The full-back Chrysander Botha had a mixed first full season at Exeter, starting well before breaking a leg, and dislocating an ankle to boot, while playing for his country against Canada last November, with the World Cup representing the latest stage in his rehabilitation. Four years ago the flanker Tinus du Plessis ended the game against Wales with the man of the match award, even though his side lost 81-7, and promptly completed a move to Wasps. Having gone back to his homeland two years later, he will lack no motivation on his return to England.
Other players to keep an eye on include the hooker Torsten van Jaarsveld, who made his international debut against Germany last October and captained the Free State Cheetahs in South Africa’s Currie Cup last year. The flanker Renaldo Bothma meanwhile has had an excellent first season in Durban with the Sharks and played a significant role in dragging his team to this tournament: in the 2014 Africa Cup, which doubled as World Cup qualifiers, Namibia went into their final match, against Madagascar, knowing they had to win by at least 53 points to seal their place; Bothma scored four tries in an 89-10 victory (it was, in truth, as much of a stroll as World Cup opponents have so often enjoyed against Namibia themselves – they were 63 points to the good before half-time). “We go to England full of expectation and determined to do ourselves, our nation and African rugby proud, ” roared Rohan Kitshoff, who captained the side in Antananarivo in the absence of Burger, after the game.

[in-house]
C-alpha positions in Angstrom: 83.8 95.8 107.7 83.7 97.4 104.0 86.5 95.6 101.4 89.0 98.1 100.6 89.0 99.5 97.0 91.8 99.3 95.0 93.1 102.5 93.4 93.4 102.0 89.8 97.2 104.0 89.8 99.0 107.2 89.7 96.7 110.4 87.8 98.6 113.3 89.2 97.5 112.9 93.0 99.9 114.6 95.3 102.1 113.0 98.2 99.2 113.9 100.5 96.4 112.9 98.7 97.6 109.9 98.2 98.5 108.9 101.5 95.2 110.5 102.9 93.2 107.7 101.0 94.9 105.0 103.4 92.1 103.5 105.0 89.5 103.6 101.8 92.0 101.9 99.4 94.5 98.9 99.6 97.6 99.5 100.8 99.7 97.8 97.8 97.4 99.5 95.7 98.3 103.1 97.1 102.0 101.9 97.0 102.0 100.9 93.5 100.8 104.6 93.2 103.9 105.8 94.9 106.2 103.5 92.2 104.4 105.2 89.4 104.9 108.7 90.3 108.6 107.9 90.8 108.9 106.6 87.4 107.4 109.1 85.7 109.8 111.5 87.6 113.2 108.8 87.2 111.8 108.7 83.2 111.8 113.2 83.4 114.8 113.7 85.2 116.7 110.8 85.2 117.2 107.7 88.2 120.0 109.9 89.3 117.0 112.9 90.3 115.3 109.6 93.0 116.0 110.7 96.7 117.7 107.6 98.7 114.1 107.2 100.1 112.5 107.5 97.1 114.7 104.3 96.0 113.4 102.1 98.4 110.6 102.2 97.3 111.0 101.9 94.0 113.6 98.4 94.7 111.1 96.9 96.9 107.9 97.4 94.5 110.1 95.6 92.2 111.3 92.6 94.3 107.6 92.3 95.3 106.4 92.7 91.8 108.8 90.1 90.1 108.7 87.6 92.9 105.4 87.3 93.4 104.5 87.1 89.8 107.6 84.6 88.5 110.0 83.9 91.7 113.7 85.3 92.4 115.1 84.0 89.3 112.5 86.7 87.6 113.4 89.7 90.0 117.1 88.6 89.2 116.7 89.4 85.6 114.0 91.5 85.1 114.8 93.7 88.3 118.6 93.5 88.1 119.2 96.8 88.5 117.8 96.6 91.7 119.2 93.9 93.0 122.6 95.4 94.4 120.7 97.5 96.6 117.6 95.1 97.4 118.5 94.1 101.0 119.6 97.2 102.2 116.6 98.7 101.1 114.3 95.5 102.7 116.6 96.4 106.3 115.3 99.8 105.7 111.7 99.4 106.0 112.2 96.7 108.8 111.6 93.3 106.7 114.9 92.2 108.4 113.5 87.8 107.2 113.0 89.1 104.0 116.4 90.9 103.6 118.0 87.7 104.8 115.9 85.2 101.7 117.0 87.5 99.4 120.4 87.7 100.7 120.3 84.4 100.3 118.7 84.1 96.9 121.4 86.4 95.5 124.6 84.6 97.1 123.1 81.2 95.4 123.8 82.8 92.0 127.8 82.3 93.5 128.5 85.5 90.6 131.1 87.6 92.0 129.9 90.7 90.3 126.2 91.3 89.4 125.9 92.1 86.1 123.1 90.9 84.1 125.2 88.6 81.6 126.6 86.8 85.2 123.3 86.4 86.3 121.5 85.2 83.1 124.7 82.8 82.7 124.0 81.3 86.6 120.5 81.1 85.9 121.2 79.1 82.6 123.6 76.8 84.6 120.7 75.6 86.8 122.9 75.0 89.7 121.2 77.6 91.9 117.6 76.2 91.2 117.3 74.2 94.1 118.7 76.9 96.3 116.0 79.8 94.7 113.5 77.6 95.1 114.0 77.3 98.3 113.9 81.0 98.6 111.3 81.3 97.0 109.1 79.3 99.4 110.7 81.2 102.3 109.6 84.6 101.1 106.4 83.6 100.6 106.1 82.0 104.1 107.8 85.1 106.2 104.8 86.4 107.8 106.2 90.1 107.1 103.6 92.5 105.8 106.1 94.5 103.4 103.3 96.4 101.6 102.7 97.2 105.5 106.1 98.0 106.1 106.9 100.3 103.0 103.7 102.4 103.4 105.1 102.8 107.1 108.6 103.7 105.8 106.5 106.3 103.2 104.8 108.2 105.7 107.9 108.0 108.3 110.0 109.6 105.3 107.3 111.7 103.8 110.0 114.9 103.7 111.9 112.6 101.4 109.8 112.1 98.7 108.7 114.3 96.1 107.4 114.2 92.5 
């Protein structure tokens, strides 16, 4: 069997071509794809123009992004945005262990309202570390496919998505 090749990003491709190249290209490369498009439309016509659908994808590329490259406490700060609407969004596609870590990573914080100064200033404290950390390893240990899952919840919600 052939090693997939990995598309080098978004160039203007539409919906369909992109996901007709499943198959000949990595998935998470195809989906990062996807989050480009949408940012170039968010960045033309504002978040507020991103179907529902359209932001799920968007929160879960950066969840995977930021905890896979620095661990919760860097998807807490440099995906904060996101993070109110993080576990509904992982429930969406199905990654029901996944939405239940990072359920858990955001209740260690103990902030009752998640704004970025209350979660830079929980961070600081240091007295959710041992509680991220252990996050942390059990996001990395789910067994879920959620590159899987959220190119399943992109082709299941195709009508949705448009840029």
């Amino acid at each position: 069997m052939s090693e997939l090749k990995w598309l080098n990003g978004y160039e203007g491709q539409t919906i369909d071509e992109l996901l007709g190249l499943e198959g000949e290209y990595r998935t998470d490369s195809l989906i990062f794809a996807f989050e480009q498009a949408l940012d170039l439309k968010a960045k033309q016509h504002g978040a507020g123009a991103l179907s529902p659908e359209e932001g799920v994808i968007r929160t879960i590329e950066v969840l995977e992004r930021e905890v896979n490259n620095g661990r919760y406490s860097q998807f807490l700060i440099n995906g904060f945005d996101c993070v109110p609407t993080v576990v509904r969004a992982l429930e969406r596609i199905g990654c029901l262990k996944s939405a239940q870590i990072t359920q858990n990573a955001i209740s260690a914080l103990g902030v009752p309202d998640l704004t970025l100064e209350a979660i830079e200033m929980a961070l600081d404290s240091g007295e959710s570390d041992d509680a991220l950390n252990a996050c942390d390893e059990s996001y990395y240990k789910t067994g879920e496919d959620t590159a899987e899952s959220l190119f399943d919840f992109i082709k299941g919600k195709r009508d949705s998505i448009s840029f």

Between then and June however the team’s form stuttered, with five defeats in seven matches including losses against Portugal and Spain. But it was off the field that matters were truly disintegrating, and shortly after the Spain game the coach, Danie Vermeulen, abruptly resigned.
Vermeulen later claimed that the decision was made in protest at meddling from Namibia Rugby Union that made “the fact we still managed to qualify … a miracle and an act of god”, alleged allegations of racism, an explicit lack of support from the NRU board, and the fact that his wheelchair – he was paralysed in a car crash in 2000 – was stolen on a trip to Tunisia and neither the NRU nor their insurers had given him any money towards a replacement. “I came to realise that I stood in the way of success at the World Cup, ” he said. “That and complaints of racism against me, a council interfering in my team selections [and] a president who has lost faith in my abilities … I have come to the decision that the NRU does not really appreciate my worth as a coach.”